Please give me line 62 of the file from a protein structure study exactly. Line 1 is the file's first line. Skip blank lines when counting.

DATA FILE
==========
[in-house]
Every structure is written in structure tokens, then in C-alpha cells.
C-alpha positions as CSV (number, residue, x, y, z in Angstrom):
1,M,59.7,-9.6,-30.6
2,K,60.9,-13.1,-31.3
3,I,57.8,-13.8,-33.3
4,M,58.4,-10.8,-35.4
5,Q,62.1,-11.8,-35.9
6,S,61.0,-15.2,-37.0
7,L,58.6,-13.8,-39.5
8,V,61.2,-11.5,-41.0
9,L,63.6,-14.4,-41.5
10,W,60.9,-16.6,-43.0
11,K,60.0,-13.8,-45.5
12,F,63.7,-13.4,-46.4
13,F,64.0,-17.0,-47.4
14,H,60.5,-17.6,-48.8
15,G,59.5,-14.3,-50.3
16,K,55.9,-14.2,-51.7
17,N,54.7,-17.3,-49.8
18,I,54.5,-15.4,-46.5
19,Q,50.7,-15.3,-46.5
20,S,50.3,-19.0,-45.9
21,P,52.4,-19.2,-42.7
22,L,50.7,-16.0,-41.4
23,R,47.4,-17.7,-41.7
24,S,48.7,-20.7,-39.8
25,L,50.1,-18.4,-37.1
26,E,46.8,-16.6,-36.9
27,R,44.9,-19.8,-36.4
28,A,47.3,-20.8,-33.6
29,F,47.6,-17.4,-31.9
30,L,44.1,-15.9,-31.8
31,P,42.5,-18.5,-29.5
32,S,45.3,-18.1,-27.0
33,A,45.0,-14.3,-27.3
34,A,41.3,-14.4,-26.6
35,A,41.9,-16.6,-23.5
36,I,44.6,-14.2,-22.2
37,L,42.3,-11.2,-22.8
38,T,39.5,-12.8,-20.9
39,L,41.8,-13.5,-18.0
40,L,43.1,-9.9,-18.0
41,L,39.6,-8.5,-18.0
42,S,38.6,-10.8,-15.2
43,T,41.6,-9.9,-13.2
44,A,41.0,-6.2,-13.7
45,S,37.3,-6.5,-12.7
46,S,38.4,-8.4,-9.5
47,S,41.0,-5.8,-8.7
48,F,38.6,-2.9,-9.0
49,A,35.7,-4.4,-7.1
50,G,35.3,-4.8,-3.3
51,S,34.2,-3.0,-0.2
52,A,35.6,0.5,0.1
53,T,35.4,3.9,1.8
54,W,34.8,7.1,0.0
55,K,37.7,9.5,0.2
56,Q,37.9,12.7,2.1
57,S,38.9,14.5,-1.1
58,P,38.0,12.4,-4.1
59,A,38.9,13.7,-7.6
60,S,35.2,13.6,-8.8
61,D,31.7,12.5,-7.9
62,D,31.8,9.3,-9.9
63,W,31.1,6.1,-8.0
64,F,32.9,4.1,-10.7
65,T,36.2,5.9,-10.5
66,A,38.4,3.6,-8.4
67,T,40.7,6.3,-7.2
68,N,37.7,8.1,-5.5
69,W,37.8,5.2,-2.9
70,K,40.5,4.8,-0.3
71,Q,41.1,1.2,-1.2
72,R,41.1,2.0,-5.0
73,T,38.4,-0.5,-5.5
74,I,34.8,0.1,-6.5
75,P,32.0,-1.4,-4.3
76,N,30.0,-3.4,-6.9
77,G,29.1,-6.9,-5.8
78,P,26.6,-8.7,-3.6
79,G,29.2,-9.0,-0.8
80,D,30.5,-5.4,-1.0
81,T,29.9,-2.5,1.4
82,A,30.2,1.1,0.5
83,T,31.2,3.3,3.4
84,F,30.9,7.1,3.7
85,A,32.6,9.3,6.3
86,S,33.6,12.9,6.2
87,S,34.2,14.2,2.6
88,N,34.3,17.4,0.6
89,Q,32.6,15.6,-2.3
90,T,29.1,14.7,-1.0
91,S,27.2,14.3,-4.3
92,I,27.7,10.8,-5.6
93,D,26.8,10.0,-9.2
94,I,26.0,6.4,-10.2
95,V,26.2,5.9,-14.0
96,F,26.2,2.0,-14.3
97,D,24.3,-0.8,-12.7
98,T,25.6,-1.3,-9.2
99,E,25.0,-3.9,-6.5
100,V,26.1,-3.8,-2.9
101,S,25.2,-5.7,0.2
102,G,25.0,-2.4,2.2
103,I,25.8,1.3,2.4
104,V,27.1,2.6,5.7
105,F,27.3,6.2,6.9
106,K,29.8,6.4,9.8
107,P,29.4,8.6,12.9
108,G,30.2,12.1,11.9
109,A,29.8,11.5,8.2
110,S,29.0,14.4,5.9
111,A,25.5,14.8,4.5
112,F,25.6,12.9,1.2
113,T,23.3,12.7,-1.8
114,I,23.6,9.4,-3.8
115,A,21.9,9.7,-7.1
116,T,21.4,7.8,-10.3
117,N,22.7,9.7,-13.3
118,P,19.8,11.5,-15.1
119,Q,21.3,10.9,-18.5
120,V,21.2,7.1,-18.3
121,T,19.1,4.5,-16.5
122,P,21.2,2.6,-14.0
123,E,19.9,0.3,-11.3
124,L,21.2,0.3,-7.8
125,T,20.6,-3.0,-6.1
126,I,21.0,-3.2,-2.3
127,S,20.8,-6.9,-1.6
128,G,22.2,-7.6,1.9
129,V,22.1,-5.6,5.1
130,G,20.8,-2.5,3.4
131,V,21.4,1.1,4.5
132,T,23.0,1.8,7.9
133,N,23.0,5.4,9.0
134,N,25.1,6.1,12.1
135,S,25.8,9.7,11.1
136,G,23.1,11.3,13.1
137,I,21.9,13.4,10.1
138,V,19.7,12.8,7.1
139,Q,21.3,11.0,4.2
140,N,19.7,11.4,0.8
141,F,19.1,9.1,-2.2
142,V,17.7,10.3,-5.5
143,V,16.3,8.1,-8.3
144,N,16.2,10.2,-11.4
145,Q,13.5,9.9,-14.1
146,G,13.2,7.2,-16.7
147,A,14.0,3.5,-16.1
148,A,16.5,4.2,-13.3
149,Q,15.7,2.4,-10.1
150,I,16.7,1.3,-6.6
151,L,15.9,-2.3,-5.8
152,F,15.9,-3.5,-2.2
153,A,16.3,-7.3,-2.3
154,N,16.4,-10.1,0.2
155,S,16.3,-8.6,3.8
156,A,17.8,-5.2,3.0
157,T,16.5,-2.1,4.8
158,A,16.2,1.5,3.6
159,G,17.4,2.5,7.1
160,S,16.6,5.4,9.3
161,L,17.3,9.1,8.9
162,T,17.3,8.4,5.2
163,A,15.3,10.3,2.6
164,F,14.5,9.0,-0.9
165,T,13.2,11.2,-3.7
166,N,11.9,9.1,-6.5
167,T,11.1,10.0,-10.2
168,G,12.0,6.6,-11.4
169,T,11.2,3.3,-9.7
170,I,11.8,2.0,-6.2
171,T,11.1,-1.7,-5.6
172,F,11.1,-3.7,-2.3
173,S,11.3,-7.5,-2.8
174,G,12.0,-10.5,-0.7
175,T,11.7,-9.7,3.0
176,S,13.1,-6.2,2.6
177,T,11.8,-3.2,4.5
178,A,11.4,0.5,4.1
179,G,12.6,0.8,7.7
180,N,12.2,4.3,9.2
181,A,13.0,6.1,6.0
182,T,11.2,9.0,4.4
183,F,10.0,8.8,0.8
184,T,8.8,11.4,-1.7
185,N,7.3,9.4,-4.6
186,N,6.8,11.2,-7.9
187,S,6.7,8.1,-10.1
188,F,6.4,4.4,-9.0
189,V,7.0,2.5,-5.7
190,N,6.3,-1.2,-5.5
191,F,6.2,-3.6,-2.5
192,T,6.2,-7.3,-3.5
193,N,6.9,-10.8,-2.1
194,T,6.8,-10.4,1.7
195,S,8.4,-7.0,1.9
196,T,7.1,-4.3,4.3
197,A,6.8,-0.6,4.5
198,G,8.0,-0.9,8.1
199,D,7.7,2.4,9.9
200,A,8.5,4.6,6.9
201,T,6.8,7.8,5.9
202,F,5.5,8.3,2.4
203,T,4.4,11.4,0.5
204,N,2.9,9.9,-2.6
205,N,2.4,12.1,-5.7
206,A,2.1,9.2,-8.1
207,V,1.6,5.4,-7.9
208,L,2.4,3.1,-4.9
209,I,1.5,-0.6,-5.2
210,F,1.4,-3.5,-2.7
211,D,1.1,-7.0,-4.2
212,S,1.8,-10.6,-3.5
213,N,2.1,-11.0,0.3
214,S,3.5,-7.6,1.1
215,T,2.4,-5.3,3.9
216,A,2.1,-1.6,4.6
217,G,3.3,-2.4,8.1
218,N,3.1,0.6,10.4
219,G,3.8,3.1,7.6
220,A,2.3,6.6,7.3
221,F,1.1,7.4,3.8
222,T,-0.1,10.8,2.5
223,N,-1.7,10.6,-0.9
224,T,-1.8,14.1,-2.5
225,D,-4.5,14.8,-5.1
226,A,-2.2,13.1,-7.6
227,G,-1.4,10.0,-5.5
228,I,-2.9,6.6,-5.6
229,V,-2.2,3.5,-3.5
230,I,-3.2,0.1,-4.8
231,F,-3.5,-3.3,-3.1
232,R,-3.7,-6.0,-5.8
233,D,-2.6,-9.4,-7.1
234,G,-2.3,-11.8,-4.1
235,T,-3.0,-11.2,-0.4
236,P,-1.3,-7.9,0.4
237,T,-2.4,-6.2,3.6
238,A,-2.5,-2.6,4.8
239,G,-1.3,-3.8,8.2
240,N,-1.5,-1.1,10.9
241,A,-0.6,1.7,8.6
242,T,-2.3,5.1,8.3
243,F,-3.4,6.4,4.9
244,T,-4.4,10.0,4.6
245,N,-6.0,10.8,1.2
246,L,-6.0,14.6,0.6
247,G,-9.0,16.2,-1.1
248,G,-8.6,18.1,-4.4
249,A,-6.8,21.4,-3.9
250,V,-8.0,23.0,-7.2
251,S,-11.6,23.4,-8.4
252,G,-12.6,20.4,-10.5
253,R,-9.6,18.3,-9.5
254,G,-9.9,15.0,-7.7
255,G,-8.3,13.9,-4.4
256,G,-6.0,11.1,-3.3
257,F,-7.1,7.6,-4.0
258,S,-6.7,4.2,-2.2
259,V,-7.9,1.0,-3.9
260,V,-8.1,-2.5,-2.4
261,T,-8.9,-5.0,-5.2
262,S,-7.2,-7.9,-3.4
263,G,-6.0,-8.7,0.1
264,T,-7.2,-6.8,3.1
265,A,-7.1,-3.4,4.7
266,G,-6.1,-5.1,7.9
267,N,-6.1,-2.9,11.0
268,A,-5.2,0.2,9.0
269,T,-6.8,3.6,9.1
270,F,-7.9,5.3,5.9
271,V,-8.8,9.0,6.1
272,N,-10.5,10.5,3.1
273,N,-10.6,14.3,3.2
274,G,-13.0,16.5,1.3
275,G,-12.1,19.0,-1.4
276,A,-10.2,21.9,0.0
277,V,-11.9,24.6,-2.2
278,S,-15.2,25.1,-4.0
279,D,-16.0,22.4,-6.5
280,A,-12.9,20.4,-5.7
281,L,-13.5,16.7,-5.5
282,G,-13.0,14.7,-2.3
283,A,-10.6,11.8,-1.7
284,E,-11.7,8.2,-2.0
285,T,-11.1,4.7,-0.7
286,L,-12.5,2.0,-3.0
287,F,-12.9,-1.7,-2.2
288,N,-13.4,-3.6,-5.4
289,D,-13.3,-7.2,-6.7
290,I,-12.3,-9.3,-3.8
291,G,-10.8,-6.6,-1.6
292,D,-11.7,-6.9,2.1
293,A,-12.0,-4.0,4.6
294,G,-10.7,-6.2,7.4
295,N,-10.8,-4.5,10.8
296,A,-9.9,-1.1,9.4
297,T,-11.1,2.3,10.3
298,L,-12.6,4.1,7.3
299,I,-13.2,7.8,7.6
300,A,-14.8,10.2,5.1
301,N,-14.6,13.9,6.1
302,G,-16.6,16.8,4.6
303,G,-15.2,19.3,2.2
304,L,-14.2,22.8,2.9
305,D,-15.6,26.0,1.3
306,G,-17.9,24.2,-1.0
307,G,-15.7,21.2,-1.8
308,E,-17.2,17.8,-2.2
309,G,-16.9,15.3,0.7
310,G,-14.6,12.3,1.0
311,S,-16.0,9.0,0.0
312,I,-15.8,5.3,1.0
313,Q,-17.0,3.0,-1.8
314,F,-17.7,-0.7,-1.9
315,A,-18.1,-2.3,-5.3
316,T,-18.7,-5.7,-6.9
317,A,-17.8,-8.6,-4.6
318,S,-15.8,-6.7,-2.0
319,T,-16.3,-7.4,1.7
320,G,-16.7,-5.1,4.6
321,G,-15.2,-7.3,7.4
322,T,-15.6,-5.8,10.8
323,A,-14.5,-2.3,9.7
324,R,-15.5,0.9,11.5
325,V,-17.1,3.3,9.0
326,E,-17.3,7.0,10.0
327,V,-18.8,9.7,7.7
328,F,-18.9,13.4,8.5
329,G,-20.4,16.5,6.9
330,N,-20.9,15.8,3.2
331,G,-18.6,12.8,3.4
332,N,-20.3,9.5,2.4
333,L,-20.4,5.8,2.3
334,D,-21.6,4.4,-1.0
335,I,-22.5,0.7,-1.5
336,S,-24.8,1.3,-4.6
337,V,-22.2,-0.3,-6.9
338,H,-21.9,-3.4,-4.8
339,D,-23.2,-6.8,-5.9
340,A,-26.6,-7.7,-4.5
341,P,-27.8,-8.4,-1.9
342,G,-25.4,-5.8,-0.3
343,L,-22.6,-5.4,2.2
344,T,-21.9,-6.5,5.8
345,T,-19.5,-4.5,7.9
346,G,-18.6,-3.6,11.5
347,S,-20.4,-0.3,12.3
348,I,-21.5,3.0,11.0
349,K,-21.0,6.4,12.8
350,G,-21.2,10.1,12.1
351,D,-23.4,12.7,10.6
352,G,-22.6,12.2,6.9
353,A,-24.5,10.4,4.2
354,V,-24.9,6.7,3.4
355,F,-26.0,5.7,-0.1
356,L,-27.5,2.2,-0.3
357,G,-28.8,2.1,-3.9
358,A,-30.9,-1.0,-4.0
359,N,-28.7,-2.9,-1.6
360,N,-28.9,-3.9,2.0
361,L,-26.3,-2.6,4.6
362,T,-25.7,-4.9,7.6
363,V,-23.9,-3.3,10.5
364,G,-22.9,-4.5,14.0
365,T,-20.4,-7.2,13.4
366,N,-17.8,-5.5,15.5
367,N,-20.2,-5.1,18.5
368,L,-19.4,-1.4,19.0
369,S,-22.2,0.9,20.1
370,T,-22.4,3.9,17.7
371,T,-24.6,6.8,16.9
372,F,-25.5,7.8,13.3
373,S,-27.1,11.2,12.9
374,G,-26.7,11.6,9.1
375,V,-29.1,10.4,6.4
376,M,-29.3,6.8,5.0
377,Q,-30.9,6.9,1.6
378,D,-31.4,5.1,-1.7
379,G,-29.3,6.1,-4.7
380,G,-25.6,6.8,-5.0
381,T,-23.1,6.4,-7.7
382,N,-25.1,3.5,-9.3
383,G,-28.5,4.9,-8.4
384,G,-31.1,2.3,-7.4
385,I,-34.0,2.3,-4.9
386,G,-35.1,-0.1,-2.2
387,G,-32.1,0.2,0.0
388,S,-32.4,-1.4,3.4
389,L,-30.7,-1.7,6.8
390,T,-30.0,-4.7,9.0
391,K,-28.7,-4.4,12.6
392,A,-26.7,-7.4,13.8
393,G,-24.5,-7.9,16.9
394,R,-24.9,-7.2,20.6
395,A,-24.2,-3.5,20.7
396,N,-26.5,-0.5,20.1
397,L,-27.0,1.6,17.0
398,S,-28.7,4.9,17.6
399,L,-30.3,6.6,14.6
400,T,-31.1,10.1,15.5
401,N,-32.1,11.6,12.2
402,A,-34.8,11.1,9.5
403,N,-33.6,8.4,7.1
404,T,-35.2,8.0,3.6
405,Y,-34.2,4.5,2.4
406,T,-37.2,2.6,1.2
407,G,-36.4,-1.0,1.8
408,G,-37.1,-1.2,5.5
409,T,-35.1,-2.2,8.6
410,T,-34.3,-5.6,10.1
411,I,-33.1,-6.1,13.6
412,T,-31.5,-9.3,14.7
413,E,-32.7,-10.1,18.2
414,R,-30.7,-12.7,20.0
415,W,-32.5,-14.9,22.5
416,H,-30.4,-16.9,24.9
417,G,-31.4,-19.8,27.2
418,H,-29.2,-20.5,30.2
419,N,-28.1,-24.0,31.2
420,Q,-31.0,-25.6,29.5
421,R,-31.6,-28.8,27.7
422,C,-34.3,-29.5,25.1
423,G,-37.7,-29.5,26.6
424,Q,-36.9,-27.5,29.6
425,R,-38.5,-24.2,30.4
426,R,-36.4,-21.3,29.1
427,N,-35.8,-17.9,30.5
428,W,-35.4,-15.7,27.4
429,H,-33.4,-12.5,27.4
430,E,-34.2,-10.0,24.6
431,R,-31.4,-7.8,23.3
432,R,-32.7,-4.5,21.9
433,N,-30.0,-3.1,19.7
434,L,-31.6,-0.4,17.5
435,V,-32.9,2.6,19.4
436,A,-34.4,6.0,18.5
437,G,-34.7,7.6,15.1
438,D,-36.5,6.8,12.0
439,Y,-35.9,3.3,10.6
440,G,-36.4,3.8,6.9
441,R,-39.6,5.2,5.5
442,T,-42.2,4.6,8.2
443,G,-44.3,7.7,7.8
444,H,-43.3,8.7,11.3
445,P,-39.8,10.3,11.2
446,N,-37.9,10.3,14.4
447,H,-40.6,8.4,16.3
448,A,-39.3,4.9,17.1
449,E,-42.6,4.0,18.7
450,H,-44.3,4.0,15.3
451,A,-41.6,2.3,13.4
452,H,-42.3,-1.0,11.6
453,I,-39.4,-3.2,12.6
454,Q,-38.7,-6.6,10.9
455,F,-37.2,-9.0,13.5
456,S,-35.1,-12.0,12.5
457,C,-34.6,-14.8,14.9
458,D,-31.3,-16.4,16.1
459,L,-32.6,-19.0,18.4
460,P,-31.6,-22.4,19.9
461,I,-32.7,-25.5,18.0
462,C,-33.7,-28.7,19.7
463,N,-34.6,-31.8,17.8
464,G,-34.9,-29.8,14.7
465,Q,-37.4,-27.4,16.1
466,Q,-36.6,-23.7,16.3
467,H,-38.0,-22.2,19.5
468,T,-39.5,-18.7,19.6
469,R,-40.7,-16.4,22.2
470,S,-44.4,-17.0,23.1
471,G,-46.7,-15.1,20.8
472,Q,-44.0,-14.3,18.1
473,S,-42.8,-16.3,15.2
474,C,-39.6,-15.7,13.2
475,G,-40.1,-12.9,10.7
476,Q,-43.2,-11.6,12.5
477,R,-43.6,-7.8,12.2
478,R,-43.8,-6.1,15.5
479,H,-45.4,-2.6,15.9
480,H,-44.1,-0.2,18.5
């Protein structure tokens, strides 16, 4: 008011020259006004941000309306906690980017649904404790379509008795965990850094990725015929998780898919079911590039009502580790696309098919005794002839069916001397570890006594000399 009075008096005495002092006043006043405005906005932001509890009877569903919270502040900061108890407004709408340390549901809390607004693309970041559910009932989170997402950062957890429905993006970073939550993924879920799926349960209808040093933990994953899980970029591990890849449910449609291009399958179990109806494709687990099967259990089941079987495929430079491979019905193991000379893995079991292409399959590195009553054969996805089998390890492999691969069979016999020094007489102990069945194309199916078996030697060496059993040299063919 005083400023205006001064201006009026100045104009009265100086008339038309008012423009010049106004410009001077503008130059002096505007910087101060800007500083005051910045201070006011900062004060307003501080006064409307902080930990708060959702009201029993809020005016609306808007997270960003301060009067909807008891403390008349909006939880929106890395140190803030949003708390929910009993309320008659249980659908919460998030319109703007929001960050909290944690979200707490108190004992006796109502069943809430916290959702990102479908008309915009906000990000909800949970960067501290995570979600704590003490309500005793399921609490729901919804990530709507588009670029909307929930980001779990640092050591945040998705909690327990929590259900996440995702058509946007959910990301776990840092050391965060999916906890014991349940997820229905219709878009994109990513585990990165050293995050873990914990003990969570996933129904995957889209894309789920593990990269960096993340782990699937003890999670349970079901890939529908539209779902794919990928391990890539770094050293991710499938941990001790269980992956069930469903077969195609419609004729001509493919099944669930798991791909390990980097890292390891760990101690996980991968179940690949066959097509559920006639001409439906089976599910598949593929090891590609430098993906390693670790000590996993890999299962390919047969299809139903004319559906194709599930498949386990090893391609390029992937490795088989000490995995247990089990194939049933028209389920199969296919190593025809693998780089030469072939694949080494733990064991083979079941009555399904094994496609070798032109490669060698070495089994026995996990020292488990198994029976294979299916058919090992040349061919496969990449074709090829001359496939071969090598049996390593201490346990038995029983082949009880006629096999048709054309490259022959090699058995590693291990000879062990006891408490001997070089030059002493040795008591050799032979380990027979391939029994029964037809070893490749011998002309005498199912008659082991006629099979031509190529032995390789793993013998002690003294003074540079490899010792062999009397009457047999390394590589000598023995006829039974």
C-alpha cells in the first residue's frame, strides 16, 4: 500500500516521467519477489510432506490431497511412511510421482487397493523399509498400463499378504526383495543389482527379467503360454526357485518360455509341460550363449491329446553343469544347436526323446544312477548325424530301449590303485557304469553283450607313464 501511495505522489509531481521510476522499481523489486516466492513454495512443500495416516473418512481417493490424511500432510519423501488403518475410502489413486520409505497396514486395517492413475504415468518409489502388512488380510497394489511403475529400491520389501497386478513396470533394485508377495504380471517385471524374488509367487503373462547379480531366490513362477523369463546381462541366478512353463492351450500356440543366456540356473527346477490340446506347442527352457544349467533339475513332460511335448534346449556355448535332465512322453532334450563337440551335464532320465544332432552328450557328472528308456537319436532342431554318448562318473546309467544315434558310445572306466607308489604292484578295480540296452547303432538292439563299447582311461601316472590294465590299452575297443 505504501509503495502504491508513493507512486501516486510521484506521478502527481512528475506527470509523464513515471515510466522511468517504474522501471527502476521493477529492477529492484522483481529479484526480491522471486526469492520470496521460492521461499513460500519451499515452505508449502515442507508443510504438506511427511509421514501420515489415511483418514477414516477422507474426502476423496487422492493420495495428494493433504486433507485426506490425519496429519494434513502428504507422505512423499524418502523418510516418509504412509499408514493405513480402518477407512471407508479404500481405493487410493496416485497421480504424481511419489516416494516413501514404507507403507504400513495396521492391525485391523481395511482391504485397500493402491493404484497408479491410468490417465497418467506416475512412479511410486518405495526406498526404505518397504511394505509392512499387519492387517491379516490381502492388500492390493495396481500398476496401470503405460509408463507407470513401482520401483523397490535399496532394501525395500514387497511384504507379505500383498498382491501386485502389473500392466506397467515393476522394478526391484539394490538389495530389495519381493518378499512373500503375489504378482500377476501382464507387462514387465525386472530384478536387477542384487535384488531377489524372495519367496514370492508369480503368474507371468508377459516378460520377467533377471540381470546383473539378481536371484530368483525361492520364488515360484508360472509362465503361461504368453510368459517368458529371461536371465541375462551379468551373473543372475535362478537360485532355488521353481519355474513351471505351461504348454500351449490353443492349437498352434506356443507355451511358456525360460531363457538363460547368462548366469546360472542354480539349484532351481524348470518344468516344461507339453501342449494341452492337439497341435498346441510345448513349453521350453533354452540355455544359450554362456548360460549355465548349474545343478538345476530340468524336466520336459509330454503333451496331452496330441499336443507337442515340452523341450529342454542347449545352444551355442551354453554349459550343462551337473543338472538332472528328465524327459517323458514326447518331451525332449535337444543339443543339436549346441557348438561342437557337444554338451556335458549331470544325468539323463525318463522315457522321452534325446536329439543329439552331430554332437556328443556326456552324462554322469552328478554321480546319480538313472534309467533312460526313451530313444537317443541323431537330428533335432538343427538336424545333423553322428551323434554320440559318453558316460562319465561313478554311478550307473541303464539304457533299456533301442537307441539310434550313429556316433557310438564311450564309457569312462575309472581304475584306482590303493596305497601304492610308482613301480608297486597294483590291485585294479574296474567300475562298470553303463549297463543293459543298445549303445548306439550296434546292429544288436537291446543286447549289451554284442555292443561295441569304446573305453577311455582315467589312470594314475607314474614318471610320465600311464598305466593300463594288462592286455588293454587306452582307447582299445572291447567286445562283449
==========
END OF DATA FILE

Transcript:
59,A,38.9,13.7,-7.6